Art Deco cinemas can be found all over the world and Mexico is no exception. During my recent visit I was able to admire a number of cinema buildings, both in Mexico City and in Puebla. Several of the cinemas are now used for other purposes, mainly shopping centres but at least one of those I visited is still used for theatrical performances. 

The Centro Historic in Mexico City has many fine art deco buildings, including the Orfeon Theatre at Luis Moya 40. I came across this building quite by chance after having visited the wonderful Museum of Popular Art at Revillagigedo 11, itself a great art deco building. Built in 1938, it was designed by the American architects, Drew and John Eberson. It was originally intended that the theatre should seat up to 6,000 people, in 1945 it had a capacity of 4,628. In 1996, after many years of neglect, it was given a full restoration part funded by the Disney Corporation. Today it seats just under 3,000.

Teatro Orfeon
Teatro Coliseo
The former Coliseo Cinema in Puebla was another find. Built in about 1940 it is now a department store but the exterior is still intact and what an exterior it is, covered in chevrons, portholes, vertical windows and zig-zags. Puebla is renowned for its Baroque style architecture and I did not expect to come across art deco here. The Coliseo was not the only example of the style that I found as I also came across a neglected but still elegant apartment block in Avenida 4 Poniente, close to the famous Uriate Talavera ceramics shop and factory. I have been unable to find any details of the architect or date of construction. And whilst on the subject of unexpected art deco, I also came upon a rather nice building in Oaxaca with clear deco influences including "rule of three decorative details on the facade and on the corner summits. Eduardo once said of art deco in Mexico that "you can find it everywhere". He was right.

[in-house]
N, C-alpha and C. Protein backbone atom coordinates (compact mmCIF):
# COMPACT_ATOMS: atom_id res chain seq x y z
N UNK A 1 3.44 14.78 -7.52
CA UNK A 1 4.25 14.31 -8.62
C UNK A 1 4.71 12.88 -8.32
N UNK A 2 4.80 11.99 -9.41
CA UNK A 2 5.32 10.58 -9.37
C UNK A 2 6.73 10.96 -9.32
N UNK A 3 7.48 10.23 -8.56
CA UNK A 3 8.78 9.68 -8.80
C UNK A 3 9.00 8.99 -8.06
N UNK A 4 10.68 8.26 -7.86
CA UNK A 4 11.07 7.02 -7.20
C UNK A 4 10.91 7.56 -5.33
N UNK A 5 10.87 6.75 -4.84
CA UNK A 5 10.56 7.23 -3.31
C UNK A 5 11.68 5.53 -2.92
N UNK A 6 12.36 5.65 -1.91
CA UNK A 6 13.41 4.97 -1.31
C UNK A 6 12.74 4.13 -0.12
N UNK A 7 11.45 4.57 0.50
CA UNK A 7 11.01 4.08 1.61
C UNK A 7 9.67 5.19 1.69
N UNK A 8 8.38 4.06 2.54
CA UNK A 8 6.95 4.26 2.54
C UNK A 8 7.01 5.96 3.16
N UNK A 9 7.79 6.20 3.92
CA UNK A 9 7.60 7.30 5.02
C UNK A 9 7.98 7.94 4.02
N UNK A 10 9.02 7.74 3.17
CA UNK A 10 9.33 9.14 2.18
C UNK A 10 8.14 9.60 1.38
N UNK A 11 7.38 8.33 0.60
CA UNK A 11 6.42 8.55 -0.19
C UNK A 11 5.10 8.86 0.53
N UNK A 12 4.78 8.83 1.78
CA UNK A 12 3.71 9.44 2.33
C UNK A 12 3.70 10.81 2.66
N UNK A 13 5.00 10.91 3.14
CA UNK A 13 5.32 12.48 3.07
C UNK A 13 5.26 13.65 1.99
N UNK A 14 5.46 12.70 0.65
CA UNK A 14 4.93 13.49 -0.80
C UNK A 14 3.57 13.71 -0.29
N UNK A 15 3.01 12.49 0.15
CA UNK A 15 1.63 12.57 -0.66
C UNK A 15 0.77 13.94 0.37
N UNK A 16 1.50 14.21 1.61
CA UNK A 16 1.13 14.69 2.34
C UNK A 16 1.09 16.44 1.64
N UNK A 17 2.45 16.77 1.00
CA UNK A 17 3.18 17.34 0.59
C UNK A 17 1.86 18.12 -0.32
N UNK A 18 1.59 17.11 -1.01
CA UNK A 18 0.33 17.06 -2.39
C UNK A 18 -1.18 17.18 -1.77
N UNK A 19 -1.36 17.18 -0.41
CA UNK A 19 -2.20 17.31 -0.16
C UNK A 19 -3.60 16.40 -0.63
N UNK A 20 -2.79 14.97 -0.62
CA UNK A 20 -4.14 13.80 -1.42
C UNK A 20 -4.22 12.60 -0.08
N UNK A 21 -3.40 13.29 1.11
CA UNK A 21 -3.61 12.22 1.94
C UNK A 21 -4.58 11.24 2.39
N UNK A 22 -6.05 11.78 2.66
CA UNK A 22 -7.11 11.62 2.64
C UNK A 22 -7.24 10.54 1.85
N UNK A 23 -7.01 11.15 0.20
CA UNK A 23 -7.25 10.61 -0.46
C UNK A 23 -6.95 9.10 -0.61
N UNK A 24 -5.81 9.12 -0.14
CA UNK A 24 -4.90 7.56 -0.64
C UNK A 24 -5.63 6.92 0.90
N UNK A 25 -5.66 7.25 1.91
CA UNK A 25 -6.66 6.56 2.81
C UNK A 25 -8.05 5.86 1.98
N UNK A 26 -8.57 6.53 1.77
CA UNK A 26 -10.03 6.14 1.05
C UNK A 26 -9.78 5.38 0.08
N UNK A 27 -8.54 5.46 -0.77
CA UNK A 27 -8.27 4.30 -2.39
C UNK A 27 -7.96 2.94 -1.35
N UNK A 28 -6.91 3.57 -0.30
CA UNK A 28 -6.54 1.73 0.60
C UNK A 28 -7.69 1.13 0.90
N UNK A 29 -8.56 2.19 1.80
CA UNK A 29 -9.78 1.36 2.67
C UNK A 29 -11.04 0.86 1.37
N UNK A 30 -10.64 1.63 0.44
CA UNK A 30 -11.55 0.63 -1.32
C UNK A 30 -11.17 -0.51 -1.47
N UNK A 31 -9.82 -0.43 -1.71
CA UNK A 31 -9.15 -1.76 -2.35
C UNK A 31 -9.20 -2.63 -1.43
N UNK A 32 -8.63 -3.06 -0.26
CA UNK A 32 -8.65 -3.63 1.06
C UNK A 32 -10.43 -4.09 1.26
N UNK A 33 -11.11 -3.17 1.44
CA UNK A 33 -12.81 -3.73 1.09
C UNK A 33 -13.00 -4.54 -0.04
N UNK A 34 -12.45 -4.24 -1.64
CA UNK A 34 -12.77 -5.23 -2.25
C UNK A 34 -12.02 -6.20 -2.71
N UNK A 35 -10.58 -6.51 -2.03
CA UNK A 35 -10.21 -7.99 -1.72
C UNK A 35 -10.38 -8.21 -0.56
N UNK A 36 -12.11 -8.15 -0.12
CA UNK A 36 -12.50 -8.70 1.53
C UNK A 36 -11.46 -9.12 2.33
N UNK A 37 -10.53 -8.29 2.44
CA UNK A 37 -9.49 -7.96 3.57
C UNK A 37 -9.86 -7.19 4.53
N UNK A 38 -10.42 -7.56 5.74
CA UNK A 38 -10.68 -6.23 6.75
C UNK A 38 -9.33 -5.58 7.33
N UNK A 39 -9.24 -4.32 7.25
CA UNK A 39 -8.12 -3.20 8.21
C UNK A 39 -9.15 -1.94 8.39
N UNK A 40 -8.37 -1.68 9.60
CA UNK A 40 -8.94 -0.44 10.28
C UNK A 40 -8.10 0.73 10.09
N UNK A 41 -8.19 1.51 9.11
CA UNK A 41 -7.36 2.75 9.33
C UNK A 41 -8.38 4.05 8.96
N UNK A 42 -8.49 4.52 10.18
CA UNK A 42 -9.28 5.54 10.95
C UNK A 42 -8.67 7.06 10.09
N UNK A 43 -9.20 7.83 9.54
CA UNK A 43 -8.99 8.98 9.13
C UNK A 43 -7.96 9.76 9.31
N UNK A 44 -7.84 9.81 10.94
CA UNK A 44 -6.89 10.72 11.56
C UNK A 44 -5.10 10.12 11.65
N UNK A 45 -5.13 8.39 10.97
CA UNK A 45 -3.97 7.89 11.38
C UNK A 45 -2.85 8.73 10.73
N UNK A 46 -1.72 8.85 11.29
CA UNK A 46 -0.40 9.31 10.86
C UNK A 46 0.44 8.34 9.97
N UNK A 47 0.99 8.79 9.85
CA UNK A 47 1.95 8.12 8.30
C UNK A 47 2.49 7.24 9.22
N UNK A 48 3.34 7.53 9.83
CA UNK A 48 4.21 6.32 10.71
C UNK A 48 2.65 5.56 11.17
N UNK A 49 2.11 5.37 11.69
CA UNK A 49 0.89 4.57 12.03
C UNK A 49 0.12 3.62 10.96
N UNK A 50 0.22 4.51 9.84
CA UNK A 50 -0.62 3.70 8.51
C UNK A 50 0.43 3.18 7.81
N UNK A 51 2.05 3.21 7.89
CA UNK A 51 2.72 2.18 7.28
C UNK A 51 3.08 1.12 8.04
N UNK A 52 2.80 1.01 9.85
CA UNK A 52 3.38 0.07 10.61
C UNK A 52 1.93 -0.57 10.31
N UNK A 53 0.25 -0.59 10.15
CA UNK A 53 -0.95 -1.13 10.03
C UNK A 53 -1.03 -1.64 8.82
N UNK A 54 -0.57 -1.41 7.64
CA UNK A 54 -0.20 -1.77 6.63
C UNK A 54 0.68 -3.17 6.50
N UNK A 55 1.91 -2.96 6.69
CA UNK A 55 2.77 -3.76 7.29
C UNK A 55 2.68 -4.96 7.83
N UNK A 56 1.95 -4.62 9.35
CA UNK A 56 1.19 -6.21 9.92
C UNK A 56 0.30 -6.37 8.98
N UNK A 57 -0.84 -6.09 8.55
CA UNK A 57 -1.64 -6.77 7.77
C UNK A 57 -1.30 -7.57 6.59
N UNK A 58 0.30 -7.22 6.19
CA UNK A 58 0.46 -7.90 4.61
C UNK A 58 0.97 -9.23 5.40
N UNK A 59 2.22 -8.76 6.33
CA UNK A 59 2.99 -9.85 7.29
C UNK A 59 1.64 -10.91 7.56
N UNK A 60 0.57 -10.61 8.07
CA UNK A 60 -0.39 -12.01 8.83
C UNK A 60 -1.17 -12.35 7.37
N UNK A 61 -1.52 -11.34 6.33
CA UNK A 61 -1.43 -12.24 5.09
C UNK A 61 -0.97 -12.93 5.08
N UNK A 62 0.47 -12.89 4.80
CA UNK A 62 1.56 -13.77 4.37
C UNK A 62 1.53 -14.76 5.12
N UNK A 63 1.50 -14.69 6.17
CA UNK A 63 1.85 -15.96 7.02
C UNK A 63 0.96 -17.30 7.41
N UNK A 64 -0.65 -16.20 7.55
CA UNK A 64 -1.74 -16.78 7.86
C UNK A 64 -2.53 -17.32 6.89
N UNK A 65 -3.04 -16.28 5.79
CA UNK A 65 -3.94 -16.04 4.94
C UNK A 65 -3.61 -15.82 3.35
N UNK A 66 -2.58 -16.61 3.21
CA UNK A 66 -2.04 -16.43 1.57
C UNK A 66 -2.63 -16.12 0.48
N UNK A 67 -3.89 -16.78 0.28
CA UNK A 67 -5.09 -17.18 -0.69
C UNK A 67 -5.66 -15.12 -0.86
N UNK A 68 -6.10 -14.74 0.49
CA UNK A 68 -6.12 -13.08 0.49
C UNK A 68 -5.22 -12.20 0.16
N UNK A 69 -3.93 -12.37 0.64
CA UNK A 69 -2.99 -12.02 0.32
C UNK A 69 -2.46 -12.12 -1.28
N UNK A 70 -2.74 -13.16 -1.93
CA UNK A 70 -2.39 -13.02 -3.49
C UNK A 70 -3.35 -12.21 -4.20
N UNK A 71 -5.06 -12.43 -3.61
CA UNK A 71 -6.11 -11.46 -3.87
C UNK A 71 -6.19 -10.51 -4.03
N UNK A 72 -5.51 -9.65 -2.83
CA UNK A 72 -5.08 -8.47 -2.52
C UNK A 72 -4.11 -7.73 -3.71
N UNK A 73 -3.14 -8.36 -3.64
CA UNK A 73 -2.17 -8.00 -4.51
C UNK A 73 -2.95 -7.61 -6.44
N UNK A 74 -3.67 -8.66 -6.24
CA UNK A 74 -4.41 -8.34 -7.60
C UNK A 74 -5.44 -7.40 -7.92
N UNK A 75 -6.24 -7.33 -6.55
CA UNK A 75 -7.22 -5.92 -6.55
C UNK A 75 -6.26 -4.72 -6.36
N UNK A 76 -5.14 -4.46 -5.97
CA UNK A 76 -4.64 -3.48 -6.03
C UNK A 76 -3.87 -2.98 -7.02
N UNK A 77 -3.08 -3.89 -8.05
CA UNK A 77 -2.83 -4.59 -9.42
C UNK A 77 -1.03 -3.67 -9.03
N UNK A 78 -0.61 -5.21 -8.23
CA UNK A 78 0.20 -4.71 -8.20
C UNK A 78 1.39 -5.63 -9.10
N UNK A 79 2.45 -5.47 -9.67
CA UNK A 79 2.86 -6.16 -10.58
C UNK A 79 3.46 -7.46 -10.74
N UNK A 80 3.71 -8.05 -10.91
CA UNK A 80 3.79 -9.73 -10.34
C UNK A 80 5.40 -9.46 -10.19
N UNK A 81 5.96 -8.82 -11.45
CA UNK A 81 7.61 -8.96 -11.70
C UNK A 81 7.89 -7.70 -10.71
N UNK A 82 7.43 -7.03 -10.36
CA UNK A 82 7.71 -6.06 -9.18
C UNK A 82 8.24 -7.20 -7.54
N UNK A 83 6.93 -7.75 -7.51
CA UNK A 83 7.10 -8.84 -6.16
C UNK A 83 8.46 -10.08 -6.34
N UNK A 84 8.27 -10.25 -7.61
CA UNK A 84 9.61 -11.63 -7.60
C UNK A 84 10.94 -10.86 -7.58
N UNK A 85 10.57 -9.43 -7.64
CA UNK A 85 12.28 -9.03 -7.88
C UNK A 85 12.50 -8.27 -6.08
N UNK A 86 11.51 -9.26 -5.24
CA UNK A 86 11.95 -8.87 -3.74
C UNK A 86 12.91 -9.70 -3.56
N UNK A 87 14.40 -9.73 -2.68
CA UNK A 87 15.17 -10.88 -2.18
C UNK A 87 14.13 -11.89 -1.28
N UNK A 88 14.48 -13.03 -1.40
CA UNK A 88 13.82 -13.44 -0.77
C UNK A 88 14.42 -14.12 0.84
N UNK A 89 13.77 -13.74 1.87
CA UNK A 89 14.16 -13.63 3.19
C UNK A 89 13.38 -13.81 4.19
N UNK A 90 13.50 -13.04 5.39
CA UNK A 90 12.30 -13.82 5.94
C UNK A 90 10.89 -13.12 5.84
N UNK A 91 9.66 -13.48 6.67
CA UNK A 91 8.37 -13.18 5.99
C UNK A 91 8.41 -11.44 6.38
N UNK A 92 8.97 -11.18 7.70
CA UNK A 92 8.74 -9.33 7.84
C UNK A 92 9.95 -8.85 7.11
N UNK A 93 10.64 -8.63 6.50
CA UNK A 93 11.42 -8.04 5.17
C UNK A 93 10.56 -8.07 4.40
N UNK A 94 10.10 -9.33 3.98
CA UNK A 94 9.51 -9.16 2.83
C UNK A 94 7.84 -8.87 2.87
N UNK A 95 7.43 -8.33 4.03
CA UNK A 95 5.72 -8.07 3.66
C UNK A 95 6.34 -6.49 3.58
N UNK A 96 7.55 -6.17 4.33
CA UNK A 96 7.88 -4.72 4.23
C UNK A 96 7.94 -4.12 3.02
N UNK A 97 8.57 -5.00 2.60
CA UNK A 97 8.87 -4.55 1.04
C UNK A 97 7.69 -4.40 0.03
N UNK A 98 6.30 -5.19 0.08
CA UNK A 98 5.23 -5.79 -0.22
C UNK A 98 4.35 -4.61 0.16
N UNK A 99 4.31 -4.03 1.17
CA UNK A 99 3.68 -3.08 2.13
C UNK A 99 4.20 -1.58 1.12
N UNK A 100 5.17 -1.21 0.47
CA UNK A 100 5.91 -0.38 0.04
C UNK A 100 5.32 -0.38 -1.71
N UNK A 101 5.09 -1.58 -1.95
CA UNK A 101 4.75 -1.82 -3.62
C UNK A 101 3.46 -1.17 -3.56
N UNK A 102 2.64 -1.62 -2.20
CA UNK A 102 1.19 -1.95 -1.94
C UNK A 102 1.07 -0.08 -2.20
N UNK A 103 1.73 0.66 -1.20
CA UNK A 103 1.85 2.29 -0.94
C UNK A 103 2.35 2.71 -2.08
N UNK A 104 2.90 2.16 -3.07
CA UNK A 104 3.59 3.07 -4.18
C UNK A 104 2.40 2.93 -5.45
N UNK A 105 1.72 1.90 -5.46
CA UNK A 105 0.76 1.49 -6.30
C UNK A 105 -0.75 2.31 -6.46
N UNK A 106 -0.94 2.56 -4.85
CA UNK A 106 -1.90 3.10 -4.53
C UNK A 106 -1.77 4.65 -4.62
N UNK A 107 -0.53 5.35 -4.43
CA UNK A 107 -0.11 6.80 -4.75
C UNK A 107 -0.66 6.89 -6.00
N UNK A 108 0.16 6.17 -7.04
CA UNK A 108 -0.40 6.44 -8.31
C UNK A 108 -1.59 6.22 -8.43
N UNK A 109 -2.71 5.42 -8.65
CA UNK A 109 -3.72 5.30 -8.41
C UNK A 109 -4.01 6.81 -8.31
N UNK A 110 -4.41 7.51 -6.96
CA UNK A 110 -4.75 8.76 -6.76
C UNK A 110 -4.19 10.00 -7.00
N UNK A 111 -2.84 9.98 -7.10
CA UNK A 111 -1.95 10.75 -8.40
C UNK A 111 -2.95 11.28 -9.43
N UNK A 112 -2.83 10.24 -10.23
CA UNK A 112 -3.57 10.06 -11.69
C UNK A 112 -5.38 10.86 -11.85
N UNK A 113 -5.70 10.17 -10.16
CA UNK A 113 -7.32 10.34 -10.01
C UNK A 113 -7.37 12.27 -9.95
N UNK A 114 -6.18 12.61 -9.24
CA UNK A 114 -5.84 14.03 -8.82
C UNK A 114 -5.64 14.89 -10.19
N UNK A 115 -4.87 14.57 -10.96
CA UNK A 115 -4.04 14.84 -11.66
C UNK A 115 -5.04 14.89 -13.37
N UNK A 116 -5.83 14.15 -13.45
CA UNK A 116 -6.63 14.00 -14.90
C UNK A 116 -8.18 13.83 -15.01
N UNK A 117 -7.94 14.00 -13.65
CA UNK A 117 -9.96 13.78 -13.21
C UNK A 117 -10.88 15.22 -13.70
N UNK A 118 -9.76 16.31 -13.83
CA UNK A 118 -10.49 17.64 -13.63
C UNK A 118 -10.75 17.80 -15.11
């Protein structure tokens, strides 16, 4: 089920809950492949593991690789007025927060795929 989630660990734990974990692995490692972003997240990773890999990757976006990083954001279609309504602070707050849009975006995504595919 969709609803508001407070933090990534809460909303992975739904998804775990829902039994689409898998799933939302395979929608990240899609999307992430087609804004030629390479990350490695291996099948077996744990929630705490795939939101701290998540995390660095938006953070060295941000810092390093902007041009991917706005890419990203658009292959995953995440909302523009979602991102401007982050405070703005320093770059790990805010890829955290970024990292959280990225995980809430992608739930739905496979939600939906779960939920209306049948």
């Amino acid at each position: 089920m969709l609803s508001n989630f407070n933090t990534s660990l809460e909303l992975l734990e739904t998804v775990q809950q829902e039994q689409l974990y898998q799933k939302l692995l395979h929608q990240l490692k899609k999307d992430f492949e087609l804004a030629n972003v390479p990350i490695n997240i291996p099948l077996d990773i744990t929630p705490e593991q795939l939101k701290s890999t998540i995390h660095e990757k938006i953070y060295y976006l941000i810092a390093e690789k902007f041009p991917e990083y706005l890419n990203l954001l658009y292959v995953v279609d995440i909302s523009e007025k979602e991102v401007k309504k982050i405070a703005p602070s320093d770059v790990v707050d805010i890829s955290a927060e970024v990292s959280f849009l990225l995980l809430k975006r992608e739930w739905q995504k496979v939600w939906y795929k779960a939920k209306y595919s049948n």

Apartment block, Puebla 
Deco influenced commercial building, Oaxaca
Edificio Cosmos
Back to Mexico City. Edificio Cosmos stands on the traffic-filled Eje Central in the Centro Historico.  Cosmos has it all - portholes, elegant balconies, corner windows, fabulous lettering and what appears to be a glazed stairwell. The ground floor is given over to retail and the side street has several cheap food stalls, some of which seem to deposit their rubbish beside the Cosmos. Unfortunately the building is in need of some loving care. Again, no details of the architect or date of construction.

Polanco is one of the most affluent neighborhoods in Mexico City. As well as glitzy shops and fancy restaurants, Polanco plays host to the modern architectural gems - the Soumaya and Jumex museums. It is also home to Pasaje Polanco, a California style development with both commercial and residential buildings. Another one of Serrano's projects, it was completed in 1938. The internal part of the Pasaje includes some first floor residential units which with their rounded walkways and tropical planting reminded me a little of the Tiong Bahru district of Singapore. I only managed to take one photograph here before a very determined security guard told me I couldn't take any more. Shame. It's not the best picture but it gives you a hint of the grandeur.

Pasaje Polanco
There are art deco buildings to be found in most parts of Mexico City and even somewhat unexpectedly in other parts of the country too. One of the things I most enjoy about the city is strolling the streets and spotting some of the many deco details on the facades, doors and upper levels of buildings. Many of them contain references to the pre-colonial period, whilst others have wonderful lettering and numbering or classic deco motifs. Let's finish with a little indulgence and some lovely deco doorways and details from Mexico City!









You might also like Mexico City art deco - you can find it everywhere. or Picture Post 35 - Mexico City - the abandoned Fronton or Journey Mexico's recent post on Mexican design (please note that this is an external blog)